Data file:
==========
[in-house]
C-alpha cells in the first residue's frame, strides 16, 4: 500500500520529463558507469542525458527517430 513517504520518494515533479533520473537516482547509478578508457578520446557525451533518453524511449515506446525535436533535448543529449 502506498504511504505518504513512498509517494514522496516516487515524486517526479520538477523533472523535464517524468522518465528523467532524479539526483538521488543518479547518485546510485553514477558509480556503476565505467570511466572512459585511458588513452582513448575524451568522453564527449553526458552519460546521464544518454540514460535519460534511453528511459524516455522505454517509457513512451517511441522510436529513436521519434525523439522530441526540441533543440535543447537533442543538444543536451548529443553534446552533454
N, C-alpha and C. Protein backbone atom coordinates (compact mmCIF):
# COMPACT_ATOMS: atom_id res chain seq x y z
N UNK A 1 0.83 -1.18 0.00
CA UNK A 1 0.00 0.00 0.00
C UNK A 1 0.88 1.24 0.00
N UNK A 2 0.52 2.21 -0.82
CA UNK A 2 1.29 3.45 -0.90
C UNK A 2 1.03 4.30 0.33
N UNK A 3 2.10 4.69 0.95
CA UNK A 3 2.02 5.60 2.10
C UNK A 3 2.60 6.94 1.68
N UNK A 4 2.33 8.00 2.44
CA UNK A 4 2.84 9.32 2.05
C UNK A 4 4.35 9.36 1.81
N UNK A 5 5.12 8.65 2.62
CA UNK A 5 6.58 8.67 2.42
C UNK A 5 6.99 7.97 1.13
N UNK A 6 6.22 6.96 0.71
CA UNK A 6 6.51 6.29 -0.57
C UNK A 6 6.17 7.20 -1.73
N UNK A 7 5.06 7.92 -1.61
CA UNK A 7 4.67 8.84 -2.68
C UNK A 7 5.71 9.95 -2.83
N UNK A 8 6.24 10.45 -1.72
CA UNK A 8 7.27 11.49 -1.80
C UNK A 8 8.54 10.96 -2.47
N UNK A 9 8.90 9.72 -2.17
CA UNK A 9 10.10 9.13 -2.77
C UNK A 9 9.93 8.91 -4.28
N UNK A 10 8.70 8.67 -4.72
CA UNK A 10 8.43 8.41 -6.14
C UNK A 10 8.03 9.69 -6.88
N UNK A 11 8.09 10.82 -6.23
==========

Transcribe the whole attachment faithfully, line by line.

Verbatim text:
[in-house]
C-alpha cells in the first residue's frame, strides 16, 4: 500500500520529463558507469542525458527517430 513517504520518494515533479533520473537516482547509478578508457578520446557525451533518453524511449515506446525535436533535448543529449 502506498504511504505518504513512498509517494514522496516516487515524486517526479520538477523533472523535464517524468522518465528523467532524479539526483538521488543518479547518485546510485553514477558509480556503476565505467570511466572512459585511458588513452582513448575524451568522453564527449553526458552519460546521464544518454540514460535519460534511453528511459524516455522505454517509457513512451517511441522510436529513436521519434525523439522530441526540441533543440535543447537533442543538444543536451548529443553534446552533454
N, C-alpha and C. Protein backbone atom coordinates (compact mmCIF):
# COMPACT_ATOMS: atom_id res chain seq x y z
N UNK A 1 0.83 -1.18 0.00
CA UNK A 1 0.00 0.00 0.00
C UNK A 1 0.88 1.24 0.00
N UNK A 2 0.52 2.21 -0.82
CA UNK A 2 1.29 3.45 -0.90
C UNK A 2 1.03 4.30 0.33
N UNK A 3 2.10 4.69 0.95
CA UNK A 3 2.02 5.60 2.10
C UNK A 3 2.60 6.94 1.68
N UNK A 4 2.33 8.00 2.44
CA UNK A 4 2.84 9.32 2.05
C UNK A 4 4.35 9.36 1.81
N UNK A 5 5.12 8.65 2.62
CA UNK A 5 6.58 8.67 2.42
C UNK A 5 6.99 7.97 1.13
N UNK A 6 6.22 6.96 0.71
CA UNK A 6 6.51 6.29 -0.57
C UNK A 6 6.17 7.20 -1.73
N UNK A 7 5.06 7.92 -1.61
CA UNK A 7 4.67 8.84 -2.68
C UNK A 7 5.71 9.95 -2.83
N UNK A 8 6.24 10.45 -1.72
CA UNK A 8 7.27 11.49 -1.80
C UNK A 8 8.54 10.96 -2.47
N UNK A 9 8.90 9.72 -2.17
CA UNK A 9 10.10 9.13 -2.77
C UNK A 9 9.93 8.91 -4.28
N UNK A 10 8.70 8.67 -4.72
CA UNK A 10 8.43 8.41 -6.14
C UNK A 10 8.03 9.69 -6.88
N UNK A 11 8.09 10.82 -6.23